Tag Archives: Meadows

Response to consultation on Meadows to Castle Terrace cycle route proposal

You can read the full report here – LSE Response to Meadows to Castle Terrace cycle route

We welcome the measures included in this proposal to improve walking, although these are often fragmented and largely incidental to the continuous corridor-based approach to the cycling design – a particular example being the lack of continuous footways (avoiding changes of level for pedestrians) across side streets where they join the cycle corridor, despite this being a requirement of the Edinburgh Street Design Guidance (ESDG).

Worryingly, we have identified a number of other instances of the route design failing to comply with the ESDG. A fundamental principle of all such schemes is that designs should explicitly conform to the ESDG for the category/categories of street affected. Until the adoption of finalised Detailed Design Sheets for the ESDG, the latter’s Design Principles (as already adopted by the Council) should be adhered to, for example with regard to frequency of pedestrian crossing points, footway width, decluttering, crossfalls, improvements of currently sub-standard pedestrian crossing facilities and junction corner radii (amongst many other issues). These Principles are Council policy, and should also be adhered to in order to avoid the Council being subject to legal challenge under the Equality Act duty to make reasonable adjustments to assist protected groups.

We suggest that a workshop or seminar should be held in order to get the design right for both cyclists and pedestrians.

Key points of principle

Space:

  1. An increase (or no net loss) of pedestrian space.
  2. Footways meet recommended widths.
  3. Conflicts with cyclists are avoided, with dedicated and well-defined space provided for pedestrians (including separated ‘tiger’ crossings).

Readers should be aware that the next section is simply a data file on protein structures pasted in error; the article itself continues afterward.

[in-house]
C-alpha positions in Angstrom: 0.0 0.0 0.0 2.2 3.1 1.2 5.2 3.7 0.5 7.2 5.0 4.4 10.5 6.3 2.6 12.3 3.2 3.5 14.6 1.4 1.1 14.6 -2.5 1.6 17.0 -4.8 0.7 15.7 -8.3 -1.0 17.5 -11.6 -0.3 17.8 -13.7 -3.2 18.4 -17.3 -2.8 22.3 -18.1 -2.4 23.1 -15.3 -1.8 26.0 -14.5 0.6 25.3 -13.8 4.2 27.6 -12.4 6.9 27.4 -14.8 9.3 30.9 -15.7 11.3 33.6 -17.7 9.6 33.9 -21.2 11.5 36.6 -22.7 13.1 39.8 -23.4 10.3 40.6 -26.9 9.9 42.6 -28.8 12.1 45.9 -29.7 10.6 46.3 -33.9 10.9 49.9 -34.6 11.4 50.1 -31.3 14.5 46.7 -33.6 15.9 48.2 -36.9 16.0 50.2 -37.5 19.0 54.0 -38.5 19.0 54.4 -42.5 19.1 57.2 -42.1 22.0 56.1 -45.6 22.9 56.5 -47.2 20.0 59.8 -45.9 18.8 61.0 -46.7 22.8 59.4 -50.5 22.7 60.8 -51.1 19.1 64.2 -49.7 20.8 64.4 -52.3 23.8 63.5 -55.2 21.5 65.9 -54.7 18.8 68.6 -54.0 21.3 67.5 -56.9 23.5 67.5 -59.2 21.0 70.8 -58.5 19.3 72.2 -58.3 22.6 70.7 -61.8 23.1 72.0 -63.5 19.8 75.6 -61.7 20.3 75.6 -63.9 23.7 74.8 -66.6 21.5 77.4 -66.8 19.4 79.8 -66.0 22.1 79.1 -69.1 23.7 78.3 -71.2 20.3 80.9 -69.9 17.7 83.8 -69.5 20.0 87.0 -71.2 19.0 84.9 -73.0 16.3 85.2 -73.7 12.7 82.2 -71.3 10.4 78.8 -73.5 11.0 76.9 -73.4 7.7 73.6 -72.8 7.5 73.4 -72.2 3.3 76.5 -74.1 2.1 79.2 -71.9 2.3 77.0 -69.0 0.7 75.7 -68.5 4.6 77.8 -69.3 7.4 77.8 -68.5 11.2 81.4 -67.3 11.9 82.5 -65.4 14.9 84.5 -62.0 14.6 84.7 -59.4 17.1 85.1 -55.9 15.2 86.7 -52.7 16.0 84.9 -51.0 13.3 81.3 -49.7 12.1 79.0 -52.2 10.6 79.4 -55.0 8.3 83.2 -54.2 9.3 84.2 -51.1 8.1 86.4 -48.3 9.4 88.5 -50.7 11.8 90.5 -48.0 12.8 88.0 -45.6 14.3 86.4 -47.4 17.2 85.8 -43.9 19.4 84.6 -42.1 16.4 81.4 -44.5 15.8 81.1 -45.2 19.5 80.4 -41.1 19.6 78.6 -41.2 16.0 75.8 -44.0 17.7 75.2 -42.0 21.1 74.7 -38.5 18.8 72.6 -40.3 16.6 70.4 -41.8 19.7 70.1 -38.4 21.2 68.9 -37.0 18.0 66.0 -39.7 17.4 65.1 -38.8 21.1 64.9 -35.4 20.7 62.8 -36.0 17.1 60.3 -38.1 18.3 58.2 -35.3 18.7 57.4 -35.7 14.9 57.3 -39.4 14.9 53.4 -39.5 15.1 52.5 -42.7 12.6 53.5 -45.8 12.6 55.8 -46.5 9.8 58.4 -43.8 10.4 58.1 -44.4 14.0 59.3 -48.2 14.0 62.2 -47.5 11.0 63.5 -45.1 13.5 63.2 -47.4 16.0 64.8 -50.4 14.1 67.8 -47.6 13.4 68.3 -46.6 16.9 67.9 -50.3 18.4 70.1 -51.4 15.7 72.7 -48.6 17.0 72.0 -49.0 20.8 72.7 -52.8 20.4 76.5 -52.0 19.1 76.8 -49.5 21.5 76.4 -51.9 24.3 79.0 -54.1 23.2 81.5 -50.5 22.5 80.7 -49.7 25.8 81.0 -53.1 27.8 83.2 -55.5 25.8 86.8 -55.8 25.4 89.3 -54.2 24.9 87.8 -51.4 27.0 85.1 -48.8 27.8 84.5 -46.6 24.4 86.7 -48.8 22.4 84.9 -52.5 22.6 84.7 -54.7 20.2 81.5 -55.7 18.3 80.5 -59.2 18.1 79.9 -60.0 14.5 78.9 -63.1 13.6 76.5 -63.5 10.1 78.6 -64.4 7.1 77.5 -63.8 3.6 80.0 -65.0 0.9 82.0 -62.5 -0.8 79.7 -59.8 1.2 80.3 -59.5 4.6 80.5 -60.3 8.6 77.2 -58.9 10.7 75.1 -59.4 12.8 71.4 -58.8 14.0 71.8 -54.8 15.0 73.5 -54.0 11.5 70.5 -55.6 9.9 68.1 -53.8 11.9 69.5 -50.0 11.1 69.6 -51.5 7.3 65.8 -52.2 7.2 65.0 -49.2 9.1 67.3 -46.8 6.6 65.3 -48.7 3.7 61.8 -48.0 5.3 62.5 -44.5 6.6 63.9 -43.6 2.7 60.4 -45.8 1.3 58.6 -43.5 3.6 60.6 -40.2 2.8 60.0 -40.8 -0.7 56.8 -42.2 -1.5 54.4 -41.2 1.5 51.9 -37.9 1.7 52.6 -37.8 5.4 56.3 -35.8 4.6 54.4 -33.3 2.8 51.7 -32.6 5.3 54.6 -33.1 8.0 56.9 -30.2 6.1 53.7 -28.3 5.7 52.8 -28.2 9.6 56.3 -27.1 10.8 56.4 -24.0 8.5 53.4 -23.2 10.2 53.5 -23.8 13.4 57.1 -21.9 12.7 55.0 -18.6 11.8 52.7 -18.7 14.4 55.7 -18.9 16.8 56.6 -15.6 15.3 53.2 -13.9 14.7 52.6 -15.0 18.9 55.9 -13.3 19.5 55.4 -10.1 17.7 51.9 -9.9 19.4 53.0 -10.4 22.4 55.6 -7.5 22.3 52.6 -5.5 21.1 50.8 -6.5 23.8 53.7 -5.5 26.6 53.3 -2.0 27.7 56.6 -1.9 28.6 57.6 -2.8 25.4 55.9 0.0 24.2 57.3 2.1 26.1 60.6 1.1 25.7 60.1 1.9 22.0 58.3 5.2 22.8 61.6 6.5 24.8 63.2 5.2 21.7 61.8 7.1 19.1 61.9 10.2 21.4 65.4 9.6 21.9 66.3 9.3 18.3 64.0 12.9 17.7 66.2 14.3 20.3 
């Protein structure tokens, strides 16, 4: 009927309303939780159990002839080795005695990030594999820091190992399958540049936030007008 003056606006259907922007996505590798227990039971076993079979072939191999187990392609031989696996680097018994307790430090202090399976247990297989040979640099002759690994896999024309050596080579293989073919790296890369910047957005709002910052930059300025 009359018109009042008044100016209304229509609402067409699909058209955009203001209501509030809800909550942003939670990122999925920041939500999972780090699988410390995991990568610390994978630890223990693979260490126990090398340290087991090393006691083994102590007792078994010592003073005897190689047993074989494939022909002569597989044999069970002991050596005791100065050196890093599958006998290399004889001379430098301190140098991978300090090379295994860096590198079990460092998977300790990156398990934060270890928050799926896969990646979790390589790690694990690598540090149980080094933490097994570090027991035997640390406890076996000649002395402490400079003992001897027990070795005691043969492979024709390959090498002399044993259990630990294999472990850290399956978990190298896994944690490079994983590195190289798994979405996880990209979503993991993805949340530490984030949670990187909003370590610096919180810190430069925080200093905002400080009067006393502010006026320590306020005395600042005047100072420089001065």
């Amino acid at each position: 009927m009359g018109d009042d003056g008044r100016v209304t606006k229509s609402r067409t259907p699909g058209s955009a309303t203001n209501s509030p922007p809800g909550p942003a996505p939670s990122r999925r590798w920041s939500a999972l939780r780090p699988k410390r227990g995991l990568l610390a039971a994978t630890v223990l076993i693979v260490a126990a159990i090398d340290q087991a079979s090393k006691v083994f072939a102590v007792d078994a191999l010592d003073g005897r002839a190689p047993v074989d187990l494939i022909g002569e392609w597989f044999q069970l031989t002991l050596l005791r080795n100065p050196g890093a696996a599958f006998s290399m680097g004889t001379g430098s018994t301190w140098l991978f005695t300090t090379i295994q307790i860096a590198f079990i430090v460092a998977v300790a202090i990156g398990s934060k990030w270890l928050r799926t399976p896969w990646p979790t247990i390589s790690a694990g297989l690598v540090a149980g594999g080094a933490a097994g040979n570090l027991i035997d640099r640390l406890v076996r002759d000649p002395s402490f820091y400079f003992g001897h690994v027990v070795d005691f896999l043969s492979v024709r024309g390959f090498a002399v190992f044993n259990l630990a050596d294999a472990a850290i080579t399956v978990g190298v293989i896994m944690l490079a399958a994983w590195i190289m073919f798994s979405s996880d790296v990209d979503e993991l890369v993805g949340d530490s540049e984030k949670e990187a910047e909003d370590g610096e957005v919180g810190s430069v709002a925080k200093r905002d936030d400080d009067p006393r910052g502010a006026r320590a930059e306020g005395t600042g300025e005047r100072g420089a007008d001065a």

Crossings:

  1. Junctions make foot crossing easier by being raised, with radii of corners and widths minimised
  2. In busier areas, controlled crossings are provided in convenient places, with acceptable waiting and crossing times.
  3. Pedestrian priority is made clear at all the key crossing points of the cycle routes, eg with continuous footways across side streets at junctions.

Equalities:

  1. The design incorporates features to assist people with disabilities, including dropped kerbs (where continuous footways are not feasible), seating and tactile paving.

Public realm:

  1. The footway is made free from clutter.
  2. Guardrails are avoided / removed.

Impact of traffic:

  1. If the area is a residential or shopping street or busy pedestrian route the speed is 20mph and the design helps to achieve this speed.
  2. The level of parking and access to motor vehicles is appropriate and does not dominate the space.

You can read the full report here – LSE Response to Meadows to Castle Terrace cycle route

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